Ho Ching, the executive director and chief executive officer of Singapore’s Temasek investment fund, is likely to step down in August, according to people familiar with the matter.
If confirmed, her departure would come at a time when the fund, whose sole shareholder is the Singaporean government, has fully recovered from the financial crisis, during which the value of its portfolio fell from S$185 billion ($150 billion) to S$130 billion. A spokesman for Temasek declined to comment.
Temasek is expected to release its annual review for the year ending March 31 in early July. Temasek is expected to post gains on its portfolio of investments, making it possible for Ms Ho to leave on a high note after eight years in charge.
Temasek has benefited from Asia’s rise and the recovery of the financial markets. About three-quarters of its portfolio is invested in the region, and almost 40 per cent in financial institutions.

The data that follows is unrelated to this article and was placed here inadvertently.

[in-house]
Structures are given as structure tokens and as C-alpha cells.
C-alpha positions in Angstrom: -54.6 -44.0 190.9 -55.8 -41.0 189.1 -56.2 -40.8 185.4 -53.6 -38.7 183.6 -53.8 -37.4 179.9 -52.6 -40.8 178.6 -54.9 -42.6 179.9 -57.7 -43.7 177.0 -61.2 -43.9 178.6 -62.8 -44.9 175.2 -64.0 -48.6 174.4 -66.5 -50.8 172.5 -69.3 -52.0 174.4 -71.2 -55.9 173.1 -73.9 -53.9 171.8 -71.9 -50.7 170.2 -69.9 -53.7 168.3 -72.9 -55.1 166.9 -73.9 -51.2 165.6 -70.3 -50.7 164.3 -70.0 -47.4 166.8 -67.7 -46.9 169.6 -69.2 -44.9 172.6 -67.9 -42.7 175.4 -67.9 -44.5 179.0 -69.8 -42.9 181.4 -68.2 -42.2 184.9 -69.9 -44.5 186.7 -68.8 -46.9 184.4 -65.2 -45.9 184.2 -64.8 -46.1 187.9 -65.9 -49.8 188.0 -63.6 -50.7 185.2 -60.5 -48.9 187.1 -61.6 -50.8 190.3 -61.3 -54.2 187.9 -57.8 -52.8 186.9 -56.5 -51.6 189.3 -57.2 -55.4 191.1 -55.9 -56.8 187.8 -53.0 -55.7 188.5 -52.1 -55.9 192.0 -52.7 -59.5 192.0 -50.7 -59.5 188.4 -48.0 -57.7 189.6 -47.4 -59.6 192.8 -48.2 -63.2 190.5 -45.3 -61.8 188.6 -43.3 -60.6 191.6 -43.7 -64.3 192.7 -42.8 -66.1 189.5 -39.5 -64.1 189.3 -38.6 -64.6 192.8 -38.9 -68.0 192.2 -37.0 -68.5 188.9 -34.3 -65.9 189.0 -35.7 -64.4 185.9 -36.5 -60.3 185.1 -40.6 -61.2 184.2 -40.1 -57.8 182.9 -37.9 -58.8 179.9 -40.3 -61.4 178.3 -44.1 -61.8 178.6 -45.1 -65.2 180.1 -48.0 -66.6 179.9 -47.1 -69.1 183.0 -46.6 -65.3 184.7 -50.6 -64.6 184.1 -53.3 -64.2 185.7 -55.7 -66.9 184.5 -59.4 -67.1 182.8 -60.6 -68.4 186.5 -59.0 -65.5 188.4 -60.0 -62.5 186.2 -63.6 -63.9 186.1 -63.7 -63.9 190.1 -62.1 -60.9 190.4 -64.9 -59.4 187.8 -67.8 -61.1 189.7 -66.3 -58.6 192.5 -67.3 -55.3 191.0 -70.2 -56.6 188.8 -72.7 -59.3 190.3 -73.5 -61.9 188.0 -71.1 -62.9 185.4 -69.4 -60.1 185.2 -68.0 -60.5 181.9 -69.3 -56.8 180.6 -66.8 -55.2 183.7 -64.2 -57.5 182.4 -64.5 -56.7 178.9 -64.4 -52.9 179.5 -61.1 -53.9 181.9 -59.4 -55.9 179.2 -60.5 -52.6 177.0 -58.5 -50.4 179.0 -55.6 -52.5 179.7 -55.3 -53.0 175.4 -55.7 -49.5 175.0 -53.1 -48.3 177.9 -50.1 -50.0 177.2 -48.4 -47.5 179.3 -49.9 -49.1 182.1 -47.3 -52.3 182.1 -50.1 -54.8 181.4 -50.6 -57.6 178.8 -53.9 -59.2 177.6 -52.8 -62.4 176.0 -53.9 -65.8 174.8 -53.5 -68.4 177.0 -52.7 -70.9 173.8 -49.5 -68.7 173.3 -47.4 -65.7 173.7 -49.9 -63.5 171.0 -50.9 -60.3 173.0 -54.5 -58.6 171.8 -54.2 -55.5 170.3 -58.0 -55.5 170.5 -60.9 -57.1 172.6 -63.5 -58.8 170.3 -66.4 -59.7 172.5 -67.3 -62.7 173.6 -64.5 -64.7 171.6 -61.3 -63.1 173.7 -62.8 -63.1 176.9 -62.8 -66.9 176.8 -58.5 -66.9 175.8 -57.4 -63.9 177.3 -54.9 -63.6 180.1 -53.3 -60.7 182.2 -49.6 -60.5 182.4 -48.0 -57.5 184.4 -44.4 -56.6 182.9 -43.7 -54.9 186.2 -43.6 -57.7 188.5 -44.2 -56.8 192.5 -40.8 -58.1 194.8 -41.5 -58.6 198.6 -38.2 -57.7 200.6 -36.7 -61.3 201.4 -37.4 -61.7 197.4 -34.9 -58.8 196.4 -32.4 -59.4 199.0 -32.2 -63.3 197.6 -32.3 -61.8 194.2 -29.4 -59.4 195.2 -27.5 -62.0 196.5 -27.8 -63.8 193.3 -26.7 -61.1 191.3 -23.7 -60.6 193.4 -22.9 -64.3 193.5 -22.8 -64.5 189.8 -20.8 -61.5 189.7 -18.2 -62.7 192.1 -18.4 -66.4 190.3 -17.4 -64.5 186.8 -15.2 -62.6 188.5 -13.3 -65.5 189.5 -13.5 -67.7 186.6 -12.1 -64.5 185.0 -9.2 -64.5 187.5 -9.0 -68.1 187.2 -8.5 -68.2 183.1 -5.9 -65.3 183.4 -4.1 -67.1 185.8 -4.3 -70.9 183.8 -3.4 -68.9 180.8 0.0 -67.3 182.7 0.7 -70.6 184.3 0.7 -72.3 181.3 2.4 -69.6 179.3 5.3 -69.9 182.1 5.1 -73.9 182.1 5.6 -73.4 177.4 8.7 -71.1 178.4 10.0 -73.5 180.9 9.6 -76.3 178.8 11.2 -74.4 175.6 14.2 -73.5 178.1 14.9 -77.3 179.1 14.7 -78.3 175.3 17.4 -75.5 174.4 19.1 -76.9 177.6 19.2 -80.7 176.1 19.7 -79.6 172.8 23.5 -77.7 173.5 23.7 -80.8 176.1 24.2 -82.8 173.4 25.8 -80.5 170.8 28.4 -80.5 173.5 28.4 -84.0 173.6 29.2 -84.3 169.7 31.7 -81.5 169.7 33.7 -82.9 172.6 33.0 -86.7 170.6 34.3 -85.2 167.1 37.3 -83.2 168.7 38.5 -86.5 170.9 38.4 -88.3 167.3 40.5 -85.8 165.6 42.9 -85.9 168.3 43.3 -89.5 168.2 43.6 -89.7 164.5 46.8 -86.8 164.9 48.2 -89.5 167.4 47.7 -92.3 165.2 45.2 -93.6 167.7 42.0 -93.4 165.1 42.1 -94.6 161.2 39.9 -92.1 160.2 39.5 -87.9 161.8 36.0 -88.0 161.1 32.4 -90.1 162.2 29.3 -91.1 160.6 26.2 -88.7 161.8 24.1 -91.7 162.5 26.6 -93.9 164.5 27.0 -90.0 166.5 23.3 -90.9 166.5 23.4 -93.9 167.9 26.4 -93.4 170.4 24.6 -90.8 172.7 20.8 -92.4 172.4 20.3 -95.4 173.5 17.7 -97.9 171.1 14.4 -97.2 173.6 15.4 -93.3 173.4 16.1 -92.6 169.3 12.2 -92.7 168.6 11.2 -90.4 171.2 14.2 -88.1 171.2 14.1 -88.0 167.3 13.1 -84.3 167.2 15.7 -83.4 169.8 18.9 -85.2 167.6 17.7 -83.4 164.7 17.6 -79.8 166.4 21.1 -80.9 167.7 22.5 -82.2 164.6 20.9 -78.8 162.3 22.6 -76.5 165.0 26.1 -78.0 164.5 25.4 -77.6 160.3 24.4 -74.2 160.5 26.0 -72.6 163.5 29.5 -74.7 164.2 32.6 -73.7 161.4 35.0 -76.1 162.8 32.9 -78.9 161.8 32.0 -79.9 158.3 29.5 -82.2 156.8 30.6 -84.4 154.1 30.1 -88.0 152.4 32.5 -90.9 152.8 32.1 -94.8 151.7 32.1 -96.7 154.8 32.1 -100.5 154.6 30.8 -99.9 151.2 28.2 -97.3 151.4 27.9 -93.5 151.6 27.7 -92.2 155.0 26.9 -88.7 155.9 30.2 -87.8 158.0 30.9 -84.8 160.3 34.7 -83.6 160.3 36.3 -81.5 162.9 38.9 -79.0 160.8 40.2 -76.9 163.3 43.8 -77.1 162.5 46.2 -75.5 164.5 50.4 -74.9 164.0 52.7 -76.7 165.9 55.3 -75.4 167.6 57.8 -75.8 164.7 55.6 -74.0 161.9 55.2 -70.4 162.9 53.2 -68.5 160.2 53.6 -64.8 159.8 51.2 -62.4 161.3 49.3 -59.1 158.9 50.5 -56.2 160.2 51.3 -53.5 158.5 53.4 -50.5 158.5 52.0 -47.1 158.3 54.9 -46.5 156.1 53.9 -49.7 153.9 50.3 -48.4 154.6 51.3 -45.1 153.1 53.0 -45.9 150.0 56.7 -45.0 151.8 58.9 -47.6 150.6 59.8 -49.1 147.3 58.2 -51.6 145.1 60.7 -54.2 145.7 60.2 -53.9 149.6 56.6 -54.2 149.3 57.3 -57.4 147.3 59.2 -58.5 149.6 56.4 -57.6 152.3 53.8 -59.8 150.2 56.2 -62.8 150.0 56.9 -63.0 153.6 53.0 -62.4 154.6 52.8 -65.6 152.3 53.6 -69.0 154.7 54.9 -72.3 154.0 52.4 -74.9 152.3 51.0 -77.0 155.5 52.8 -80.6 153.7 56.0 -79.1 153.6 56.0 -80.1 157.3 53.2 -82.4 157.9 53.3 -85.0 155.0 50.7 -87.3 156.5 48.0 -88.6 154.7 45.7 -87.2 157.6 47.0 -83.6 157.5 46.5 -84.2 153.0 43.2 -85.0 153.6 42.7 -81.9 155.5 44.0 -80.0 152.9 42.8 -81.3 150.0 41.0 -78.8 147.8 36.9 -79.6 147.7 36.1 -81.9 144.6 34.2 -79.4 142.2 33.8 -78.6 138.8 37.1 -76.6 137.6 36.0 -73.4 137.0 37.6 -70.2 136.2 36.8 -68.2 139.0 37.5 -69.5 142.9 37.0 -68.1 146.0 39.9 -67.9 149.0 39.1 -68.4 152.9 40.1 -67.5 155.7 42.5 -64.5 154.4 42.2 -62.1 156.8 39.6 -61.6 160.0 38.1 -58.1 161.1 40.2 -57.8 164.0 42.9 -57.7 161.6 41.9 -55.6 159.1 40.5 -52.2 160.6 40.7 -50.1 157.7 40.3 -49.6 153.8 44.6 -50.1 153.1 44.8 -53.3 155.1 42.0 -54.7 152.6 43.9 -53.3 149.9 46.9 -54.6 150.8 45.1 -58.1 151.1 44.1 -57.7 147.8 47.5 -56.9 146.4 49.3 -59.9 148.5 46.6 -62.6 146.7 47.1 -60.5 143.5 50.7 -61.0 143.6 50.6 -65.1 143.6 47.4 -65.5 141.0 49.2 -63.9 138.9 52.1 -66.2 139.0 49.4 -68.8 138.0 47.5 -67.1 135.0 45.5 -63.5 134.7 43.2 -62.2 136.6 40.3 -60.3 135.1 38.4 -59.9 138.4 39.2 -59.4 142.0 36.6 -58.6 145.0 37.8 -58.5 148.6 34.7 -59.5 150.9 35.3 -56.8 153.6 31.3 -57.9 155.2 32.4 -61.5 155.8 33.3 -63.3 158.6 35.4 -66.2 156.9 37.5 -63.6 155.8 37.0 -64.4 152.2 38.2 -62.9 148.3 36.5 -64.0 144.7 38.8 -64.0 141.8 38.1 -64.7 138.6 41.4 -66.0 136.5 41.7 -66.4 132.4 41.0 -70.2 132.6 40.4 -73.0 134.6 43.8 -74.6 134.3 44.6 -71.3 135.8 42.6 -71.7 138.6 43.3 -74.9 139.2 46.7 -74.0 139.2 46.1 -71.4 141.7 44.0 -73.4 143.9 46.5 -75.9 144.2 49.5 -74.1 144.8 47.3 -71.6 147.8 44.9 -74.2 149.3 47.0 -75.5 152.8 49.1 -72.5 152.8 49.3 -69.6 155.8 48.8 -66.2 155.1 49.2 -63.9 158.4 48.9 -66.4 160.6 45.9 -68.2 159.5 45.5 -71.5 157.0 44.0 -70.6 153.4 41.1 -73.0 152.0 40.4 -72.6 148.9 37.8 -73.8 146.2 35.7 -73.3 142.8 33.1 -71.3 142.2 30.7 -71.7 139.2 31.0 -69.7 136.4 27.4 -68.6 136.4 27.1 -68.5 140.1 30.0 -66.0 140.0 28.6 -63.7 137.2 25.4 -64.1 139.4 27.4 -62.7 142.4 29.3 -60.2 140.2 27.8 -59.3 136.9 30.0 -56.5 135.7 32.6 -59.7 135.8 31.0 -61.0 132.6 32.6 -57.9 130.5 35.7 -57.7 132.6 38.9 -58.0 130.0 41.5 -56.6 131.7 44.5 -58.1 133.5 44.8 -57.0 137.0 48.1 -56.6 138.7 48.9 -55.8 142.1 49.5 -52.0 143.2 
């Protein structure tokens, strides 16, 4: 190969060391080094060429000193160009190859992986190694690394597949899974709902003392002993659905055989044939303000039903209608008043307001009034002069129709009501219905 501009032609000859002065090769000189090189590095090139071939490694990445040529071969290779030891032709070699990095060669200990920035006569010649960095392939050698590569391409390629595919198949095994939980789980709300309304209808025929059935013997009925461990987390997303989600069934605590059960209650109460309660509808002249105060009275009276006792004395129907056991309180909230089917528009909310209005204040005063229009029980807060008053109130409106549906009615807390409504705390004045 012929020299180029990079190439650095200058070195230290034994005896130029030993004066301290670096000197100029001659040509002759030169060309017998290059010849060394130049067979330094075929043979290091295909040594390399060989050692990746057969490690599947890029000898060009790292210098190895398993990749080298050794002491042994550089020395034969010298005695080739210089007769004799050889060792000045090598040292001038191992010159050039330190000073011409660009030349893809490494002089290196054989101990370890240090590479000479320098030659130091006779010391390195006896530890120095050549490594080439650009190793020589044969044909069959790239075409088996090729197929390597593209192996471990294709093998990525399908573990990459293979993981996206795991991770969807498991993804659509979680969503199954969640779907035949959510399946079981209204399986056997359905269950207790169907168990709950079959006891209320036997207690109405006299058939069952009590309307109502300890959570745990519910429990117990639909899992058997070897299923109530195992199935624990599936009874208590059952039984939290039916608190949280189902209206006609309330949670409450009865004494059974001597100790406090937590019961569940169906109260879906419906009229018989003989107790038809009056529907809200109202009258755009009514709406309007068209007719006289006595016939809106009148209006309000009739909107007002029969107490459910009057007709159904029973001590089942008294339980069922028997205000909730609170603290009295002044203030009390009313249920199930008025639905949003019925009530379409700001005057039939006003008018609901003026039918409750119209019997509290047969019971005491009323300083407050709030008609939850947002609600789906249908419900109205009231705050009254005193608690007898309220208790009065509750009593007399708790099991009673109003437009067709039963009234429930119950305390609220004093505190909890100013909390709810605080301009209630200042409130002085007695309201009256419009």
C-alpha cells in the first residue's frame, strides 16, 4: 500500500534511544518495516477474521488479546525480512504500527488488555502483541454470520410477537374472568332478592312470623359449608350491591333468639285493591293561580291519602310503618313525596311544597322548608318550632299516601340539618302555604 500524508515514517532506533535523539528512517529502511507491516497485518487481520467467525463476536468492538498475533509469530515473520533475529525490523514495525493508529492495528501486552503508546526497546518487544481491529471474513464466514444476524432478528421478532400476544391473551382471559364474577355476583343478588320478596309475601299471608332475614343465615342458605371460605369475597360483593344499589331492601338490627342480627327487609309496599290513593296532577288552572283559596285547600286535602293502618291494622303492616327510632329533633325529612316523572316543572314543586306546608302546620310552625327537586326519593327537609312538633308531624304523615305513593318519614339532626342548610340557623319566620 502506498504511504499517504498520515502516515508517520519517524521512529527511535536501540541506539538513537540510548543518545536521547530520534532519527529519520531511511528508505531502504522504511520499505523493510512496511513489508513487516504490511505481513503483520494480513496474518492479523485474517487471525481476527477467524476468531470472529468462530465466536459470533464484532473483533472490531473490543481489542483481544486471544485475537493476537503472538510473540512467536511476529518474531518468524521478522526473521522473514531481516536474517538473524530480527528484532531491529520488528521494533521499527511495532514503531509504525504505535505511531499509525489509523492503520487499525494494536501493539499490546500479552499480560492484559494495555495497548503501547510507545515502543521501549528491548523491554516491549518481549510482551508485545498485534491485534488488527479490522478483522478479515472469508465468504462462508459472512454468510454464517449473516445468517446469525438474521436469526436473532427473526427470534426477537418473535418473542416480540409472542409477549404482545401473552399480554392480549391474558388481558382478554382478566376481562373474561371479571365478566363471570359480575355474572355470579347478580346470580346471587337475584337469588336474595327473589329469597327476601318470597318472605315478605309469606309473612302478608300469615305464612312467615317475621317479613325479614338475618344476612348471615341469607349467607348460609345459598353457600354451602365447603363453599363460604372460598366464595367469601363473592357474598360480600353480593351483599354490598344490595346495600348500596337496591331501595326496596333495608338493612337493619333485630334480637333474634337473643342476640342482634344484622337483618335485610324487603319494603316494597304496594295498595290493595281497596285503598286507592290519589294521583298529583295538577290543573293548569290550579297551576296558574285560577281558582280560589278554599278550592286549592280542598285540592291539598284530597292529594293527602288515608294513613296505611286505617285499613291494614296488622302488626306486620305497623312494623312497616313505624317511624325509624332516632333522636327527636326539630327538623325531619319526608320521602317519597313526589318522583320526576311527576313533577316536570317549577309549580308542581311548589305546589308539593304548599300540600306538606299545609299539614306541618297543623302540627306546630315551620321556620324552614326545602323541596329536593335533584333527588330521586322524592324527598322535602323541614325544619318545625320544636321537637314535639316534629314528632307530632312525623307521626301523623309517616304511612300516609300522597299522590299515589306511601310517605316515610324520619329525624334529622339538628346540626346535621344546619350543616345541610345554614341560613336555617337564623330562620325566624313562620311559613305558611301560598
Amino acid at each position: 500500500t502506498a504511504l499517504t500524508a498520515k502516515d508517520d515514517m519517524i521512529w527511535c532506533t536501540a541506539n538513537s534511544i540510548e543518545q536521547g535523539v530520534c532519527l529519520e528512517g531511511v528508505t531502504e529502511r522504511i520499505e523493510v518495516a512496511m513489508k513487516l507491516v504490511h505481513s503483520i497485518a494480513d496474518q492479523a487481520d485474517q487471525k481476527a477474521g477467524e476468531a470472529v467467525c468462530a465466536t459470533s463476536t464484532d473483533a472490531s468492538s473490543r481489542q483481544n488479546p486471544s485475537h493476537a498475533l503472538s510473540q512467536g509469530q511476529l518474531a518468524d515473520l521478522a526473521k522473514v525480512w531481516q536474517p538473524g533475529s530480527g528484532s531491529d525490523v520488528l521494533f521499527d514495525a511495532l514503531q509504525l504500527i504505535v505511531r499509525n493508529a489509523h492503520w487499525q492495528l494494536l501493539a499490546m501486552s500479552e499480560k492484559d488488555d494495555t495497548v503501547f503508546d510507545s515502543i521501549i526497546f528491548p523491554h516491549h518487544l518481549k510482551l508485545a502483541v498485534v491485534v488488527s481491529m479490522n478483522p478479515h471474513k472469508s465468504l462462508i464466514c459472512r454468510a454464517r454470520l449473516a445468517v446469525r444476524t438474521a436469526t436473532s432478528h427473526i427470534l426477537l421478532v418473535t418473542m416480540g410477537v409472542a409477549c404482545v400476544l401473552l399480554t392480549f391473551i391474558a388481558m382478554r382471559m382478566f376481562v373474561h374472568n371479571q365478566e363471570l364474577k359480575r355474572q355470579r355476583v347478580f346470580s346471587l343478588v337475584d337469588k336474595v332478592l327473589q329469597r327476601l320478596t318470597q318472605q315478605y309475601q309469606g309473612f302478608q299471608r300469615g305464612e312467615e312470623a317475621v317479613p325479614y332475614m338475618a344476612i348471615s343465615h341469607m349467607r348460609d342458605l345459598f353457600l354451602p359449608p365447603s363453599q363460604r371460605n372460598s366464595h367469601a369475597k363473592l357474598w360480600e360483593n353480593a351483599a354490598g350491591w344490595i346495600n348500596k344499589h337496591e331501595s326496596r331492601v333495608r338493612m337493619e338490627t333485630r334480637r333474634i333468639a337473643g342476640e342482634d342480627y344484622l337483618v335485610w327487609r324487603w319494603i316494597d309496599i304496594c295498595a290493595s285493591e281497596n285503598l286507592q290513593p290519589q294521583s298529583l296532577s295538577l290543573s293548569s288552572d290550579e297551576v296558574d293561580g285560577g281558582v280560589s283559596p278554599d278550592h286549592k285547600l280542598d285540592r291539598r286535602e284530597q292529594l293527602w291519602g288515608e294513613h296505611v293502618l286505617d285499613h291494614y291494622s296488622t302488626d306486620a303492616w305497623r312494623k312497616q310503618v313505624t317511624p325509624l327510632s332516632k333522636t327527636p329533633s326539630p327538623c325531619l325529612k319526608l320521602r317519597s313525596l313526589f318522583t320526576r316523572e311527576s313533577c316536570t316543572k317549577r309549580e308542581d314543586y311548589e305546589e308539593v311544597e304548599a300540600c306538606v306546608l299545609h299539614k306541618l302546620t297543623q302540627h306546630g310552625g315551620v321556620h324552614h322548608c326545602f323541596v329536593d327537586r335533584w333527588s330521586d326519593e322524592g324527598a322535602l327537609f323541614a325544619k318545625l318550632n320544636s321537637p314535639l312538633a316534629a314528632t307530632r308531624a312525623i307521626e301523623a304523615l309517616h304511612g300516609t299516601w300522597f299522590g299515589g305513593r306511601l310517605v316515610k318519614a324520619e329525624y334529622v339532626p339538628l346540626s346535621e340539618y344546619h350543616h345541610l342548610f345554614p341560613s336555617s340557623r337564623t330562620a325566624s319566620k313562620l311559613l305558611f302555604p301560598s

This is not the first time there has been talk that Ms Ho, who is married to Lee Hsien Loong, Singapore’s prime minister, might be leaving Temasek.
In 2009, Temasek named Chip Goodyear, the former head of BHP Billiton, as chief executive-elect, with the intention that he would succeed Ms Ho. Mr Goodyear departed after only a few months, citing differences over strategic issues. Last summer the firm recruited Greg Curl, a former Bank of America executive and China Construction Bank director, to oversee its financial services operations.
Temasek is in the process of consolidating its holdings, according to people familiar with its strategy.
Possible disposals include Temasek’s stake in Indonesia’s Bank Danamon, the proceeds from which could be used to increase its position in Bank of China. BoC may also take over Temasek’s majority stake in NIB, a Pakistani bank.
Separately, on Wednesday the Government of Singapore Investment Corp announced Dr Teh Kok Peng, president of GIC Special Investments, is retiring and will be replaced by Tay Lim Hock, a GIC deputy president.
Dr Teh was in charge of private equity investments at GIC, which is the single largest investor in TPG, and now chairs GIC’s China Business Group. Most recently, he explored investment opportunities in American infrastructure alongside US state pension plans.